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Vermont: How to Fight an Eroding Sales Tax Base

  • Jan 23, 2013 | Gail Cole

 Vermont Tax Commission Issues Findings.

The Blue Ribbon Tax Structure Commission (BRTSC) was tasked with examining the Vermont tax system and recommending improvements for the future. It was assembled in the spring of 2009 and issued its final report in January of 2013.

The commission found that "sales tax revenue in Vermont and nationally has not kept pace with the economy … due to the erosion of the sales and use tax base." Three causes were listed: 

  • People now purchase more services than goods;
  • States have trouble collecting taxes from remote sellers; and
  • The number of sales tax exemptions has increased.

In Vermont, 65% of revenue generated by the sales tax goes toward the General Fund. The remaining 35% is dedicated to the Education Fund. Like other states, Vermont feels it when sales tax revenue declines.

BRTSC considered the following recommendations to broaden the sales tax base:

  • Decrease the sales tax rate from 6 percent to 4.5 percent.
  • Tax most goods and services equally;
  • Eliminate most exemptions, except for food and prescription drugs;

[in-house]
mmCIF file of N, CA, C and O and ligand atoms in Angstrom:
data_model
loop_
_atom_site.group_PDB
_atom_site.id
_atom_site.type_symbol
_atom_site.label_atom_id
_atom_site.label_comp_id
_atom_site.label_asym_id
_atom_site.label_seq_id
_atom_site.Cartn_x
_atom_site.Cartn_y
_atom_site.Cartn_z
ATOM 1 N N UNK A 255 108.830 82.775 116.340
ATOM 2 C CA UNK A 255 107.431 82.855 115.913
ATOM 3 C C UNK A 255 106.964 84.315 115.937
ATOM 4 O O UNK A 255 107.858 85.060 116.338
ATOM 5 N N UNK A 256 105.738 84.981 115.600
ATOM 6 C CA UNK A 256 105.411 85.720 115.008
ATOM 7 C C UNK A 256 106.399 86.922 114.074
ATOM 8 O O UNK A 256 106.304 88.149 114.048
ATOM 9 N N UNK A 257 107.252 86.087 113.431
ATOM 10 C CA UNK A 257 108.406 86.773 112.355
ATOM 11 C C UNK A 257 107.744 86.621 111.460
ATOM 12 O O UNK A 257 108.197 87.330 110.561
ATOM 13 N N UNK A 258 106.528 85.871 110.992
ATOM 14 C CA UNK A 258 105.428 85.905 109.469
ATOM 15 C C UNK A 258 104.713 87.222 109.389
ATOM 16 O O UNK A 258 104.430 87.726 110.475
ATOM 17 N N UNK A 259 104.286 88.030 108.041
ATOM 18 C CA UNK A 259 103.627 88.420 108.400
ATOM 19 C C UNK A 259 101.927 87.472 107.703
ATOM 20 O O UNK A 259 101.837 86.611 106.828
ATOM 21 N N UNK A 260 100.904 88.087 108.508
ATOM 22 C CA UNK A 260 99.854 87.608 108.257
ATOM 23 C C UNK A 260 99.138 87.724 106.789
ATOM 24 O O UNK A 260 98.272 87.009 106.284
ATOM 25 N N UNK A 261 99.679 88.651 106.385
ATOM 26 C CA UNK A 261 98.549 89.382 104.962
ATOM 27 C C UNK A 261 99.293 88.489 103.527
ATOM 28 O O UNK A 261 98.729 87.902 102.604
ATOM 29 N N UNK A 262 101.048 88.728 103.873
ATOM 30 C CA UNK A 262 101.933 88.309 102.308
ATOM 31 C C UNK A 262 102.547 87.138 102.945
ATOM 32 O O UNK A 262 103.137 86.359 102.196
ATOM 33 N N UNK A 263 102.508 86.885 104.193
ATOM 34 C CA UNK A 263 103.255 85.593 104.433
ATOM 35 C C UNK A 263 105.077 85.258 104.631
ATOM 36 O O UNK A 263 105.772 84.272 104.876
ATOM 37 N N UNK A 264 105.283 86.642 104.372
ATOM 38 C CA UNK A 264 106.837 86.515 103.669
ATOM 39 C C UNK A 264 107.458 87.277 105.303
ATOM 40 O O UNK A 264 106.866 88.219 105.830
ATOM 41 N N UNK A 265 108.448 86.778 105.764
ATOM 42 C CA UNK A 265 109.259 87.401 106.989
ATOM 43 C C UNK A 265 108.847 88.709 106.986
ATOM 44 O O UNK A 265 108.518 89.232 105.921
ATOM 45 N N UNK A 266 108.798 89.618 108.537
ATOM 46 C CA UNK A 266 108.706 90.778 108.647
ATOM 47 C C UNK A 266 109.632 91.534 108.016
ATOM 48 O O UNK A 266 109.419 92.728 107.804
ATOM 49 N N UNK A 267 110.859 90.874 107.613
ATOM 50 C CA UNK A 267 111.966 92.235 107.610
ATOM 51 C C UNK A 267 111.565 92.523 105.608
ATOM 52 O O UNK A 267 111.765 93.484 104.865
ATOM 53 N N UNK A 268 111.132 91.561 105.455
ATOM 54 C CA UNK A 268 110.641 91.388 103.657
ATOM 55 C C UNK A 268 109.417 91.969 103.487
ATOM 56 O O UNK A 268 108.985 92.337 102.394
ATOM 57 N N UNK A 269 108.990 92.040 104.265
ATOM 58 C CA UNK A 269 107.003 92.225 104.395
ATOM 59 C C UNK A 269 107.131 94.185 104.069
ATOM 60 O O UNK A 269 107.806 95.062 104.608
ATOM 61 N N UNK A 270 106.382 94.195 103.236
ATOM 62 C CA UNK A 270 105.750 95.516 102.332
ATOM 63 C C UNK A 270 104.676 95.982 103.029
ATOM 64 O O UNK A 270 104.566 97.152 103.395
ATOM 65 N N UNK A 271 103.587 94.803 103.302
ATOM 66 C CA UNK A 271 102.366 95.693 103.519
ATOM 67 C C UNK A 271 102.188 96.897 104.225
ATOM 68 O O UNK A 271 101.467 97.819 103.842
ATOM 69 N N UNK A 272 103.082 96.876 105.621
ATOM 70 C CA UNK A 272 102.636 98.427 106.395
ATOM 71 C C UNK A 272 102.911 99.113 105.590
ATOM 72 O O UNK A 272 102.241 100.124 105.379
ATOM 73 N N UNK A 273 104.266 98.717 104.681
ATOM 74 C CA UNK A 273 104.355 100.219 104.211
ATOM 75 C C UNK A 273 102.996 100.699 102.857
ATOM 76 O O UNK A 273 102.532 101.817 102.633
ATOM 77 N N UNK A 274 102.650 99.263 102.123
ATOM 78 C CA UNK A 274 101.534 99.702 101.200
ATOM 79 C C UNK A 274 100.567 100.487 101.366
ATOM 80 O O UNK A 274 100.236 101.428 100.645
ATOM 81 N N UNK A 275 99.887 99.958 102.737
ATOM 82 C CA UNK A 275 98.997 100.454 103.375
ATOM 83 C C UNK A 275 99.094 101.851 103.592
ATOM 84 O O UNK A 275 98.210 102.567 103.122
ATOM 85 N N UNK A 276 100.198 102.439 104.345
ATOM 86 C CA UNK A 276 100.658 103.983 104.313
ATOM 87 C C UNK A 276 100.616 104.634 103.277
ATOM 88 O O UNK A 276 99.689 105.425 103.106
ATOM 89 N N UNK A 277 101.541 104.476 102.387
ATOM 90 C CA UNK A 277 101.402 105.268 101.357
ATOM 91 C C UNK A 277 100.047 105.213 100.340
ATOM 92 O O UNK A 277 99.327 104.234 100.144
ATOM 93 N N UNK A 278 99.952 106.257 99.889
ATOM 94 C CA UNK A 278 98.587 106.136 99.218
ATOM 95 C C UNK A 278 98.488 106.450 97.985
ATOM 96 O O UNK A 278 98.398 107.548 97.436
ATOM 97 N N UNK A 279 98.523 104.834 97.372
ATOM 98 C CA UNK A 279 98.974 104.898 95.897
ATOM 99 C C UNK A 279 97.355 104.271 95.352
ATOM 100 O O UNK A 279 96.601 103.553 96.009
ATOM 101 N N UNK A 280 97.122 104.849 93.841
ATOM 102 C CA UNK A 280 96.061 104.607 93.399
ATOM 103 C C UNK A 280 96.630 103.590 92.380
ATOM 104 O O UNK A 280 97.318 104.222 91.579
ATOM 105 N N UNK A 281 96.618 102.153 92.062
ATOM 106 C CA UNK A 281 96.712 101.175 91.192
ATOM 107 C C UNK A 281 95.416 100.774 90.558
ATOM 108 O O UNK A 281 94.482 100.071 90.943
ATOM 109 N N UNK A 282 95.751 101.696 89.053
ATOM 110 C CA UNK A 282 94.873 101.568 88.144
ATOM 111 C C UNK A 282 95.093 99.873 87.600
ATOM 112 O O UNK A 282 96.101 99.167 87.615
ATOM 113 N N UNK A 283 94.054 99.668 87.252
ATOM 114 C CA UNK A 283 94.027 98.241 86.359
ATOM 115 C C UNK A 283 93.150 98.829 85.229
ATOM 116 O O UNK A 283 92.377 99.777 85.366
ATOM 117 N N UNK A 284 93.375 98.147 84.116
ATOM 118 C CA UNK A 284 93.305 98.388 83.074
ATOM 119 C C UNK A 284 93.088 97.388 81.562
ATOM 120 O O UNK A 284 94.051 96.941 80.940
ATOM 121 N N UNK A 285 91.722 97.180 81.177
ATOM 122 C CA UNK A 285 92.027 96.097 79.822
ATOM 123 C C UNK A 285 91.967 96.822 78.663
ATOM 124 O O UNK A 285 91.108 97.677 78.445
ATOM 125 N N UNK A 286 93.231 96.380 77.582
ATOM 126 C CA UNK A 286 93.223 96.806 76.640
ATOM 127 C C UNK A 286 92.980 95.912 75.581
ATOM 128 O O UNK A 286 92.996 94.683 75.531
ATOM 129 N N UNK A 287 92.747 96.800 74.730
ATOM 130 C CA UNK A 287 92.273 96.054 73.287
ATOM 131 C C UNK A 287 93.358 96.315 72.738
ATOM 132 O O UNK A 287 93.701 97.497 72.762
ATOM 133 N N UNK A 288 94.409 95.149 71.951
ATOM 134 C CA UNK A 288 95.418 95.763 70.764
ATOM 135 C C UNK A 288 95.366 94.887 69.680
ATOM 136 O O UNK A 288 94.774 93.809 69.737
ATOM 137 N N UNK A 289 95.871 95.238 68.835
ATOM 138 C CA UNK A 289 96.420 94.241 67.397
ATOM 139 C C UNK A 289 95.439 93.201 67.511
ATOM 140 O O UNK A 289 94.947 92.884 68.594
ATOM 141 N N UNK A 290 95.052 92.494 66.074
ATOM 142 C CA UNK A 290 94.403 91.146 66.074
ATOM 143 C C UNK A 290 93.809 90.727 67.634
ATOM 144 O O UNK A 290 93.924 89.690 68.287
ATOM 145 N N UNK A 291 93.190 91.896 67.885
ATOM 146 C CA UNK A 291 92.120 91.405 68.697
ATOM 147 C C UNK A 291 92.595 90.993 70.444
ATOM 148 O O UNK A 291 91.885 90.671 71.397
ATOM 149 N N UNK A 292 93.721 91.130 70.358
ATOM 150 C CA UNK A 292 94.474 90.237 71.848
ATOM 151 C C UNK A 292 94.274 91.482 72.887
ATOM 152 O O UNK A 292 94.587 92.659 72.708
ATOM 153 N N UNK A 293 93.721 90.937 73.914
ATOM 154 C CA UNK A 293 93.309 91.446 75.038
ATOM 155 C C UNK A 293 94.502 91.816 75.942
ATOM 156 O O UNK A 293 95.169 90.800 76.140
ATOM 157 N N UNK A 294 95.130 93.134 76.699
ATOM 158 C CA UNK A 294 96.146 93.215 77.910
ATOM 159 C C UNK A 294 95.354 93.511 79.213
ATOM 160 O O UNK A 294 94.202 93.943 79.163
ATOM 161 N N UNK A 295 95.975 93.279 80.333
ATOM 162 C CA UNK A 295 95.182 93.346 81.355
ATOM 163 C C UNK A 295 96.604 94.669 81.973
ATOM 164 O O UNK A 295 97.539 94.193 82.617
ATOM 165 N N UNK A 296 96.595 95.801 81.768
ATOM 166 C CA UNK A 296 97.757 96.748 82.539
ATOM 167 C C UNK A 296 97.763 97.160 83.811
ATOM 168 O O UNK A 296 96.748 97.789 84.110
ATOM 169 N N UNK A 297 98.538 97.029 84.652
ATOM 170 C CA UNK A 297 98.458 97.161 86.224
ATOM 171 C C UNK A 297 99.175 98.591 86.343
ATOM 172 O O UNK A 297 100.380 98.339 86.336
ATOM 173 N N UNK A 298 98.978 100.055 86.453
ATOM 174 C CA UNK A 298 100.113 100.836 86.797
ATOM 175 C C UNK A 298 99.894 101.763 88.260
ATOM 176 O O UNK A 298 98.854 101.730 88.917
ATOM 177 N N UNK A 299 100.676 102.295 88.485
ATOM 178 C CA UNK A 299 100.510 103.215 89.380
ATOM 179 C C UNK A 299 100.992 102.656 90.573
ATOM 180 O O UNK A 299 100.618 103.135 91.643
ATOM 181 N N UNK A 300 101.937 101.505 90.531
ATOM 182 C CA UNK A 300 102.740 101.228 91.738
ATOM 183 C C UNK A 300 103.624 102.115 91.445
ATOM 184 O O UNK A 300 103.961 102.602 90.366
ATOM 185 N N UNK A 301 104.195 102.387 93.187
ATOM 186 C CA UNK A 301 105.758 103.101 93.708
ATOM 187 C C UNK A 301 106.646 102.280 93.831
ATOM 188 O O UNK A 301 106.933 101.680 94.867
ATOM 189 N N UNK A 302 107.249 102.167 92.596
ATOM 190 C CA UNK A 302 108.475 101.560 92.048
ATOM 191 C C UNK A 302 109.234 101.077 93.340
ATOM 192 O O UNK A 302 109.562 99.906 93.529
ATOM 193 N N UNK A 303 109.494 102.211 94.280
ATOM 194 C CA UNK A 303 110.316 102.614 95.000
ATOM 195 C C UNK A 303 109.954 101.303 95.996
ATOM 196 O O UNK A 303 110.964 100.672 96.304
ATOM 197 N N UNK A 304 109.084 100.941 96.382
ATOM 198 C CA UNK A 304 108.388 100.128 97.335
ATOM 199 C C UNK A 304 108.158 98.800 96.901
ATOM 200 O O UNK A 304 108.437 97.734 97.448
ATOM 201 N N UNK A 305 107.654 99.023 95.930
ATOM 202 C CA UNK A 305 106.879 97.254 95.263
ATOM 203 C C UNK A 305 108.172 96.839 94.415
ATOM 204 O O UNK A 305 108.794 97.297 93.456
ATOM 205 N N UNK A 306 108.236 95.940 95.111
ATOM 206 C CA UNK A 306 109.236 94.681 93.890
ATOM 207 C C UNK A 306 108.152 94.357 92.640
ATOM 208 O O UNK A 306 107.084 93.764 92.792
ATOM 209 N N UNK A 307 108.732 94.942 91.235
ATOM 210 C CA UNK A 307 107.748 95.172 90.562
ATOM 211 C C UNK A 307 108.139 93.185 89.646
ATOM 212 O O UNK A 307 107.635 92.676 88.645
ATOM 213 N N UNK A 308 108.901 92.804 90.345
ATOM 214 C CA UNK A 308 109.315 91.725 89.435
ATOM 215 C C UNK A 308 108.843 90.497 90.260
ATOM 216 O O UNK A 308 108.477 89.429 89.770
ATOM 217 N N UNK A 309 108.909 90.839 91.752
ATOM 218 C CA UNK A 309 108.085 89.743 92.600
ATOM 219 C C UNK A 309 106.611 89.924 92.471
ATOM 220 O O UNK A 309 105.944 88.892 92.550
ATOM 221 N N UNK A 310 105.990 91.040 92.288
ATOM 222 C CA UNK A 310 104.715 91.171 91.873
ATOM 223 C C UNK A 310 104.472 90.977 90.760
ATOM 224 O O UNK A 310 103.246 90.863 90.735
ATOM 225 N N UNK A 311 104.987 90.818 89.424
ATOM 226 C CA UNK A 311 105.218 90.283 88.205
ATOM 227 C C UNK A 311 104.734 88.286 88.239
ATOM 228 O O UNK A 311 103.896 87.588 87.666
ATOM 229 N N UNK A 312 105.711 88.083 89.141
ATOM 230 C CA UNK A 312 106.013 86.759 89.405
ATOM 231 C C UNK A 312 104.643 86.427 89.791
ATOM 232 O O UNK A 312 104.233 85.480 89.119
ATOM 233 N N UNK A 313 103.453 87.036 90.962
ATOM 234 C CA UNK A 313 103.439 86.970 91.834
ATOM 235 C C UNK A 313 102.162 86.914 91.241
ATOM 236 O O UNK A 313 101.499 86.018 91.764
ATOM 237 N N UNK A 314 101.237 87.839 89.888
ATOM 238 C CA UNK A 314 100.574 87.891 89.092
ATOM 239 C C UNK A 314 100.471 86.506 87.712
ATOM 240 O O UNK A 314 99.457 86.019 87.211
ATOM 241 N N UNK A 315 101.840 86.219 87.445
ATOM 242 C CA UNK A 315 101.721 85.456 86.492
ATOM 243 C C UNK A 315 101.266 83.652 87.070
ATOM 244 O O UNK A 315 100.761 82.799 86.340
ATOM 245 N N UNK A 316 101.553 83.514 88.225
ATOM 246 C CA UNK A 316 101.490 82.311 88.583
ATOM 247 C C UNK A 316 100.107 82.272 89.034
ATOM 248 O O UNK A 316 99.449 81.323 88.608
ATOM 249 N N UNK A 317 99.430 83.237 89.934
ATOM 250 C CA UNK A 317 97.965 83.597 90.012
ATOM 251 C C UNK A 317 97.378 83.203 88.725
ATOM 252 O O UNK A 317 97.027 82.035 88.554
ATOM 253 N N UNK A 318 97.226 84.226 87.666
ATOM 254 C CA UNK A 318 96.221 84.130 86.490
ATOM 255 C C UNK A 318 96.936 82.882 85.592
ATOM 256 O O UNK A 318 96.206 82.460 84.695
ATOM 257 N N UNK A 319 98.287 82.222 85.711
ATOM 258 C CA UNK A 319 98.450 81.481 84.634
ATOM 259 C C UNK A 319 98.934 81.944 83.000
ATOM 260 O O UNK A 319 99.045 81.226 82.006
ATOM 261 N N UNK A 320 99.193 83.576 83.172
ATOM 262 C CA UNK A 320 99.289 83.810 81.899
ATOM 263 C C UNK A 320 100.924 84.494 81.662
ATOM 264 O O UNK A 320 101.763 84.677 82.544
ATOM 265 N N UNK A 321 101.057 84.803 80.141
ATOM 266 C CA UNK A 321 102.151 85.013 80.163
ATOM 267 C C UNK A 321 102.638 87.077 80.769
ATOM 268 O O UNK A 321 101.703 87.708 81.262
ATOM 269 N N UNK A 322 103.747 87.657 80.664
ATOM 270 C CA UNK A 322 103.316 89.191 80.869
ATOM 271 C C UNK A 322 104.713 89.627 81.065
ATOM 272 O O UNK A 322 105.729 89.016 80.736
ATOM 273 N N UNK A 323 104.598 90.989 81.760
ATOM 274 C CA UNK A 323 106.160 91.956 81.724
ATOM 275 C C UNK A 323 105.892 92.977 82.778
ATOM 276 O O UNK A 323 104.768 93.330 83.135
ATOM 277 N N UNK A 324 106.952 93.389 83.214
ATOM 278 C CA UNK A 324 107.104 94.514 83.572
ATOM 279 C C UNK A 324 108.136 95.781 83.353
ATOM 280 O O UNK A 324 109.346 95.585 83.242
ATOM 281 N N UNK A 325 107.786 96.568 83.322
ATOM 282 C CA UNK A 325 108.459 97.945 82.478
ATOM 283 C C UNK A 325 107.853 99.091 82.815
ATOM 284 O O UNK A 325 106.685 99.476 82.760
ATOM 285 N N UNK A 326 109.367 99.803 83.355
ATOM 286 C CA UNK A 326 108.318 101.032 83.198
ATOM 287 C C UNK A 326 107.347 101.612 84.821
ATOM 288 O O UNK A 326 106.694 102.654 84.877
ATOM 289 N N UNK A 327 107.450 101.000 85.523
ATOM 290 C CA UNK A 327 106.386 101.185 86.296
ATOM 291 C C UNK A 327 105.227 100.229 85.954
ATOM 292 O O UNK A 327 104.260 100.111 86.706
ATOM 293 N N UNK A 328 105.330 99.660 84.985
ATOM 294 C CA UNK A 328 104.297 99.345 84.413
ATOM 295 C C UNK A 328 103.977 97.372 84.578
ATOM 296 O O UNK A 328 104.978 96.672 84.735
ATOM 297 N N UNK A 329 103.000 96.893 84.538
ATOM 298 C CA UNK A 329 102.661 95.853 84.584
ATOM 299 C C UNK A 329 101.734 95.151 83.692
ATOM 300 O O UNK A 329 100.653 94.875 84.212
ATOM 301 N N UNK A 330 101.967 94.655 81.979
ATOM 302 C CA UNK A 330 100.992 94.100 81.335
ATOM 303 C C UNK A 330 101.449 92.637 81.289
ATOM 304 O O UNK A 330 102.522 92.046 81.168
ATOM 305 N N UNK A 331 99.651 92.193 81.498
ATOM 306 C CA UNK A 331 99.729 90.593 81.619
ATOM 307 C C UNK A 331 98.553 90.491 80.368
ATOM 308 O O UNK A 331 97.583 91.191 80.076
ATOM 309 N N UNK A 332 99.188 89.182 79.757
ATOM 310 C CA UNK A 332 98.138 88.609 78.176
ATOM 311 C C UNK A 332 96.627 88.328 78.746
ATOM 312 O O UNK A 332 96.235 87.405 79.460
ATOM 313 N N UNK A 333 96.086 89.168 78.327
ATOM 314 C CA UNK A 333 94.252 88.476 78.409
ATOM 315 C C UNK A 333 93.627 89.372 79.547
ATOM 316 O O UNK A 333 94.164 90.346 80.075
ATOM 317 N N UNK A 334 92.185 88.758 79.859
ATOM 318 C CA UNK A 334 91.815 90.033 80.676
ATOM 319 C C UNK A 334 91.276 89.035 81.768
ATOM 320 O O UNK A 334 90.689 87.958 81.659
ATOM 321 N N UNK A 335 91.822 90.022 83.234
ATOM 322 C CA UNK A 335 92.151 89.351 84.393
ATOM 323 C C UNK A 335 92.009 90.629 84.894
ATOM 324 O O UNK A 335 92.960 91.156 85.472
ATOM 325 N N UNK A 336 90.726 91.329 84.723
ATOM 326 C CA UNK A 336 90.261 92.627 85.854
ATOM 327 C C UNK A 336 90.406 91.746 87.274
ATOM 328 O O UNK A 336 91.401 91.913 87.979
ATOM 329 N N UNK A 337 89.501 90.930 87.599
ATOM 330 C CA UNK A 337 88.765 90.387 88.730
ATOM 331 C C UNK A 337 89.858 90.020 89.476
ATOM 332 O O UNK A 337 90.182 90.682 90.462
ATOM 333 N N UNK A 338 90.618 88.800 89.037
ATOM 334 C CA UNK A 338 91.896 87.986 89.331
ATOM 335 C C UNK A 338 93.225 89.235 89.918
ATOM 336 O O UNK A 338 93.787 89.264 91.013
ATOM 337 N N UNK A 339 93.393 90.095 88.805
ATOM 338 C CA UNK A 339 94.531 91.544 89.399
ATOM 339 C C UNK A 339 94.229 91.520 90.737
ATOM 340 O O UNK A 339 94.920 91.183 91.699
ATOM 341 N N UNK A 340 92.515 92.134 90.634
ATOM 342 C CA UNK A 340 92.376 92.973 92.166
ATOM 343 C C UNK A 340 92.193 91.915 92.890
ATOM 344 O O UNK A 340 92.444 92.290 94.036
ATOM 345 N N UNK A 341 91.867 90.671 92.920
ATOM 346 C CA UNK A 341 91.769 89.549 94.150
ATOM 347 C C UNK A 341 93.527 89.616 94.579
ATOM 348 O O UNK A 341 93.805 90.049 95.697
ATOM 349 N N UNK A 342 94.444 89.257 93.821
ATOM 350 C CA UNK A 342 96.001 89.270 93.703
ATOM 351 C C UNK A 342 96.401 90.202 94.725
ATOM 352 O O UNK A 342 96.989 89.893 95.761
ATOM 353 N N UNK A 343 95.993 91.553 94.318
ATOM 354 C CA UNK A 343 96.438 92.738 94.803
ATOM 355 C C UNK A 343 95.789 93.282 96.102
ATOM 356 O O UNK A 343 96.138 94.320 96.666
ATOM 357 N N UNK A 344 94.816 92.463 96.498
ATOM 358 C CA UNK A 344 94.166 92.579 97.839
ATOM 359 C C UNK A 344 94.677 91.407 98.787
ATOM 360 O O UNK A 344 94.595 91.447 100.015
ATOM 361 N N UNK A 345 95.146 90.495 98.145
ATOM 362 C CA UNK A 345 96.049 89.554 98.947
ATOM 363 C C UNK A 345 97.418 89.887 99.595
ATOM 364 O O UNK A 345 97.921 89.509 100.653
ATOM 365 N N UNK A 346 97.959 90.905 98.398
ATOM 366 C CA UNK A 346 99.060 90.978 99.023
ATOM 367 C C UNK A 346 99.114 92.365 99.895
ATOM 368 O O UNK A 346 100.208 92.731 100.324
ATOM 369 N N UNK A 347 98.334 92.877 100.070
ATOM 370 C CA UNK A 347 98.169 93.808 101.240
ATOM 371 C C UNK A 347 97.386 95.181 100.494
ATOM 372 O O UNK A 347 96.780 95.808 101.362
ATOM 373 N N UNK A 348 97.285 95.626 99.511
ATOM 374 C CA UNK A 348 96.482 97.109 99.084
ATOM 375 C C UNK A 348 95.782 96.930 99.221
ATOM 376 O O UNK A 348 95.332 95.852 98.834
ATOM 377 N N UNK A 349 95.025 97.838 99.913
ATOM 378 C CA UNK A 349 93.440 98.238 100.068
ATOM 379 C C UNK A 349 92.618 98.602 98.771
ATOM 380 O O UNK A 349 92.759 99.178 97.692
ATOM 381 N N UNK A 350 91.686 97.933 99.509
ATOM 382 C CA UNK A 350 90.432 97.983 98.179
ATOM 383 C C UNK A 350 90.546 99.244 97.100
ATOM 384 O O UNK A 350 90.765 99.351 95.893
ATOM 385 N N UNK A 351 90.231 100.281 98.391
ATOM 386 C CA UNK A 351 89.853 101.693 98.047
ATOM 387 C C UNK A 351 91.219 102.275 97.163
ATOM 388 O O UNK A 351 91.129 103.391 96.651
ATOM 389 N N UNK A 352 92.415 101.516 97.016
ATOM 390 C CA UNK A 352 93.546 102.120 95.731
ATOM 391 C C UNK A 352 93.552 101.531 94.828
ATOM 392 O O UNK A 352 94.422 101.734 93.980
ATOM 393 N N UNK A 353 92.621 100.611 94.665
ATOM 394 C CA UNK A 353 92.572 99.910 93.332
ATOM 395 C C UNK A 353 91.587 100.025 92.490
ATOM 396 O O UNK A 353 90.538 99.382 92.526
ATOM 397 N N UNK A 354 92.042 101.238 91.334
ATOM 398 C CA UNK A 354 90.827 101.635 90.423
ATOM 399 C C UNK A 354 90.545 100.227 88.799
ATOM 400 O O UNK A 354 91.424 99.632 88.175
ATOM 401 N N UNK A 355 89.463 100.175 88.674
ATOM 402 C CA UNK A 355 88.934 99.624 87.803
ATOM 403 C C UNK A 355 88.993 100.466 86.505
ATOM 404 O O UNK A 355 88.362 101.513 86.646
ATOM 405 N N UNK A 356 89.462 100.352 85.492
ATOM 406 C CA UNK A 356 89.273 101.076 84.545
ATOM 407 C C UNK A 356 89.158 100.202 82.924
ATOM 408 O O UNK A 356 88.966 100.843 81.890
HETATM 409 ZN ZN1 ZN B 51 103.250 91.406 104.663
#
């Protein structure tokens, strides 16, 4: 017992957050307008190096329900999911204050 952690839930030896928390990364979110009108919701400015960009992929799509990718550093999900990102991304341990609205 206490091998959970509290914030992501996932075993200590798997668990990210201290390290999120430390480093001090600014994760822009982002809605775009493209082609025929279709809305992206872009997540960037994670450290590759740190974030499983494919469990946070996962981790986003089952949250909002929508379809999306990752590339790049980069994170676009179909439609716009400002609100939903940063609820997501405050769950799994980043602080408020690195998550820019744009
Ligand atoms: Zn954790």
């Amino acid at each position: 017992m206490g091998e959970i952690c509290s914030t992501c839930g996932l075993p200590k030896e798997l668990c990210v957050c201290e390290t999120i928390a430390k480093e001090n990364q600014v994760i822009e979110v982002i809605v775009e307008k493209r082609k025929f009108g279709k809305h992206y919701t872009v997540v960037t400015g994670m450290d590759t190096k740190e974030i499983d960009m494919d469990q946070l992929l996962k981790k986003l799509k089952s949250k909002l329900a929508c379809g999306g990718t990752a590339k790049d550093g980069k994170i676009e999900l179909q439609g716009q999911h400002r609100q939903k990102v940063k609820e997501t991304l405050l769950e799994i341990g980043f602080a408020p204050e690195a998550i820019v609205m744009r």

• Remove soda from the food exemption; and
  • "Move as aggressively as possible with other states to collect tax revenue due on Internet purchases."

The commission does not unanimously recommend taxing services because of a desire to remain competitive with New Hampshire (where there is no sales tax), and because of the challenges of collecting sales tax from remote sellers (including sellers of services, like cloud services). However, it does unanimously endorse moving toward collecting remote sales tax. It considers Vermont well poised to collect sales tax from remote sellers if and when Congress passes legislation to allow states to do so. Vermont has been a full member of Streamlined Sales Tax since 2007.

The Blue Ribbon Tax Structure Commission makes one thing clear: "Vermont should move as aggressively as possible to reconfigure its sales tax for the twenty-first century." In its final report, BRTSC admits its suggestions are bold, but thinks they "would set Vermont on a sustainable path." (BRTSC report, pp 49-51)

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Sales tax rates, rules, and regulations change frequently. Although we hope you'll find this information helpful, this blog is for informational purposes only and does not provide legal or tax advice.
Gail Cole
Avalara Author
Gail Cole
Gail Cole
Avalara Author Gail Cole
Gail began researching and writing about sales tax in 2012 and has been fascinated with it ever since. She has a penchant for uncovering unusual tax facts, and endeavors to make complex sales tax laws more digestible for both experts and laypeople.